Never More Divided
Almost daily we are told by some pundit somewhere, that we “have never been more divided.” I think that intellectually we know that isn’t true. But history is past, not always prologue. And without any experiential relationship to it, we find it easy to disconnect from it. We don’t know what happened, except in the broadest of sense, and so it is easy to both ignore its lessons and – like a teenager after a first breakup – believe that nobody could possibly understand what we are going through right now.
When it comes to the American Civil War of 1861-1865, there are any number of passions, beliefs, arguments, nostalgic wanderings and even warmed over arguments that it’s hard sometimes to keep it all straight. If you want to really start an argument by dropping a grenade into a conversation, just bring up any of the controversial aspects of the Civil War (my personal favorite is, “Could the South have won?”). Then walk over and get your popcorn.
Here we are, one hundred and fifty-two years after the end of the War, and now we have decided that Confederate Monuments need to come down because, hurt feelings. I guess.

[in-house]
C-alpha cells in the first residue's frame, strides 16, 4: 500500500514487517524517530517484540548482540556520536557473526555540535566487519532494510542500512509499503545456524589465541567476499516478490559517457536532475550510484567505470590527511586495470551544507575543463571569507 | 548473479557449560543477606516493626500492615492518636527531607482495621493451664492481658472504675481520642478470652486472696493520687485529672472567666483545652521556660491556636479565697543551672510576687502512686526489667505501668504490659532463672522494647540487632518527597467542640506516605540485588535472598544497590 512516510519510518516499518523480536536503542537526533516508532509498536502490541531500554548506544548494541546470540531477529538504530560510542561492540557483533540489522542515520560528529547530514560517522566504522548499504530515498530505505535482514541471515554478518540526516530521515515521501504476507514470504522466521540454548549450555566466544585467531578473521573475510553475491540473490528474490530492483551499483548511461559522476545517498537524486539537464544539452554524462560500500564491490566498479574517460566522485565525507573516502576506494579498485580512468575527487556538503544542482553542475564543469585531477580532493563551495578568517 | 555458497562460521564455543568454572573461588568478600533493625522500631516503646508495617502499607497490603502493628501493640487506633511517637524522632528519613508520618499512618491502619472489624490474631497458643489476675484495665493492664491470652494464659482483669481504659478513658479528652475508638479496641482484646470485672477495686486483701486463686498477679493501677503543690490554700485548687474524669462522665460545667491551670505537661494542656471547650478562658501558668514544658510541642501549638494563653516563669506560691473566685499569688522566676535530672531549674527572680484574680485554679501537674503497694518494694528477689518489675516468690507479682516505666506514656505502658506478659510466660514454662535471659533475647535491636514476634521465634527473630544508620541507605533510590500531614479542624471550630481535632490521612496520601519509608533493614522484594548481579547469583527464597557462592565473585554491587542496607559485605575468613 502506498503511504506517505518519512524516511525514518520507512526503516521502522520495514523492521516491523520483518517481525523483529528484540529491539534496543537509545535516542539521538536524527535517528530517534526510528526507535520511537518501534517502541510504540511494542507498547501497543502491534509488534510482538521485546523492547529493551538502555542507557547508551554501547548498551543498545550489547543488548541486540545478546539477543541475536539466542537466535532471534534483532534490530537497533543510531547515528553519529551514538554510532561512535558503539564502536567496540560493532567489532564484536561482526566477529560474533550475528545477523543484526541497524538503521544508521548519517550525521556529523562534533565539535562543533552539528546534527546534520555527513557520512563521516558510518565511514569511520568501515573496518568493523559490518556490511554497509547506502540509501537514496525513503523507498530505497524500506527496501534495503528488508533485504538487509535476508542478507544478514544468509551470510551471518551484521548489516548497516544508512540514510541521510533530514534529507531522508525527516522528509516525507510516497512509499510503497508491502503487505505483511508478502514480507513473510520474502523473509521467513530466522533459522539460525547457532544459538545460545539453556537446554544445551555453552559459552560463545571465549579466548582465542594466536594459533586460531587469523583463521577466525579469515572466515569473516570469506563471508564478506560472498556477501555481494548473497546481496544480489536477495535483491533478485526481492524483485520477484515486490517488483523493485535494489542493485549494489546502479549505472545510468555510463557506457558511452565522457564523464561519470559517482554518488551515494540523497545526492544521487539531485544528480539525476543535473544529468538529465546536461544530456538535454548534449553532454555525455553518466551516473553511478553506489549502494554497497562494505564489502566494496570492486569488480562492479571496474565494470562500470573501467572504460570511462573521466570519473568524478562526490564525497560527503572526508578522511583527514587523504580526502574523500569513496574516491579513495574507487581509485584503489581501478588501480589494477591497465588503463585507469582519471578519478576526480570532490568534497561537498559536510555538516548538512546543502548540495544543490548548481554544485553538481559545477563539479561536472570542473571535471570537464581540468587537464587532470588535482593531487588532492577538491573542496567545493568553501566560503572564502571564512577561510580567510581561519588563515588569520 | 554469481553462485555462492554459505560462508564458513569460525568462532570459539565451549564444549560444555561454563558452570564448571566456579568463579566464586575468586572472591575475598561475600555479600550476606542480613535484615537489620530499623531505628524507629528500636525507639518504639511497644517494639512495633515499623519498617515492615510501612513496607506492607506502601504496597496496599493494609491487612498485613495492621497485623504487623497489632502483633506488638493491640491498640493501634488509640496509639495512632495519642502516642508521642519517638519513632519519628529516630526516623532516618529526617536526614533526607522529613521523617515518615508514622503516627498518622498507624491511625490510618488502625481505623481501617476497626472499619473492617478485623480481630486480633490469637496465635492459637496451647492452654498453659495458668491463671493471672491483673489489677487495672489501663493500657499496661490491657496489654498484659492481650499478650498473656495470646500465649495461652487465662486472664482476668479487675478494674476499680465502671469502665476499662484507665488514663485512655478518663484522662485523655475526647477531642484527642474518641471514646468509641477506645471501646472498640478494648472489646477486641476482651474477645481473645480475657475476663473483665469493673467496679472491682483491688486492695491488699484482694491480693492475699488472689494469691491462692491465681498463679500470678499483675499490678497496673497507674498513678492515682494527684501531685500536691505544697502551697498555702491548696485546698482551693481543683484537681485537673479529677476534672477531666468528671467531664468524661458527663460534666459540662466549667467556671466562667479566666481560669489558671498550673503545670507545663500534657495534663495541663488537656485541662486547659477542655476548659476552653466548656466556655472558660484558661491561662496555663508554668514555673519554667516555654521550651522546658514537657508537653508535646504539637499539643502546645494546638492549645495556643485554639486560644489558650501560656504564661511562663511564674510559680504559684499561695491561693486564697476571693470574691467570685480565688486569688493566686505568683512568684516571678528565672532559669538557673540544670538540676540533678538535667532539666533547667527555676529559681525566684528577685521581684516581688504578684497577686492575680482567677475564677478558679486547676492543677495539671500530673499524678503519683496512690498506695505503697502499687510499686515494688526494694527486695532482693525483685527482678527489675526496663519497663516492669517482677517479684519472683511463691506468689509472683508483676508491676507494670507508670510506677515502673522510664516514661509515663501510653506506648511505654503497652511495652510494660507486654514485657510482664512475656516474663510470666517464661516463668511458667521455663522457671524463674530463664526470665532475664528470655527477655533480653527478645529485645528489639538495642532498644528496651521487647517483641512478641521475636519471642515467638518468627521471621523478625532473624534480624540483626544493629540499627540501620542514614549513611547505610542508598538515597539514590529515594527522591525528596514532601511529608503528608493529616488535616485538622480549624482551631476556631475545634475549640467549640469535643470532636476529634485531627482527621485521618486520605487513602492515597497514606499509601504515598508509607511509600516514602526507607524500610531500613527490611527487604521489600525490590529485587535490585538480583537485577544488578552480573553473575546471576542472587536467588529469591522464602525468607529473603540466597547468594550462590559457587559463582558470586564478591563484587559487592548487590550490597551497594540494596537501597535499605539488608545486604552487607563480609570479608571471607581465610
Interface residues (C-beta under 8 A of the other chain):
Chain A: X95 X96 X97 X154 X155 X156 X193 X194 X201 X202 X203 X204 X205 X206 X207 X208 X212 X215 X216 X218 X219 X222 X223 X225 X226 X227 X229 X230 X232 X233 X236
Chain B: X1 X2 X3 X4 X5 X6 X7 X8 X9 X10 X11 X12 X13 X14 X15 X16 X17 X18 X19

Look. I’ll be the second person to say it: Confederate Monuments are the ultimate Participation Trophy. Literally they say “2nd Place, American Civil War.” And while I will also argue that the Confederate States of America was an evil thing in its time, what exactly does tearing down monuments actually accomplish? Supporters of the monuments claim that we can “learn from them.” Fine. Conversely, What is the lesson a person takes away from a statue of Jefferson Davis?
If education and enlightenment are to be our focus, instead of “feelings” and emotions, when we tear down all of these monuments because, hurt feelings, with what do we replace them? More importantly, when we erase this history, regardless of its stench, what gets reinforced in our corporate minds? That we have never “been more divided?”
Posted on May 11, 2017, in 1st Amendment, American, Civil War, Constitution, Federalism, Freedom of speech, History, Revolutionary War and tagged Civil War, Free Speech, Monuments. Bookmark the permalink. 1 Comment.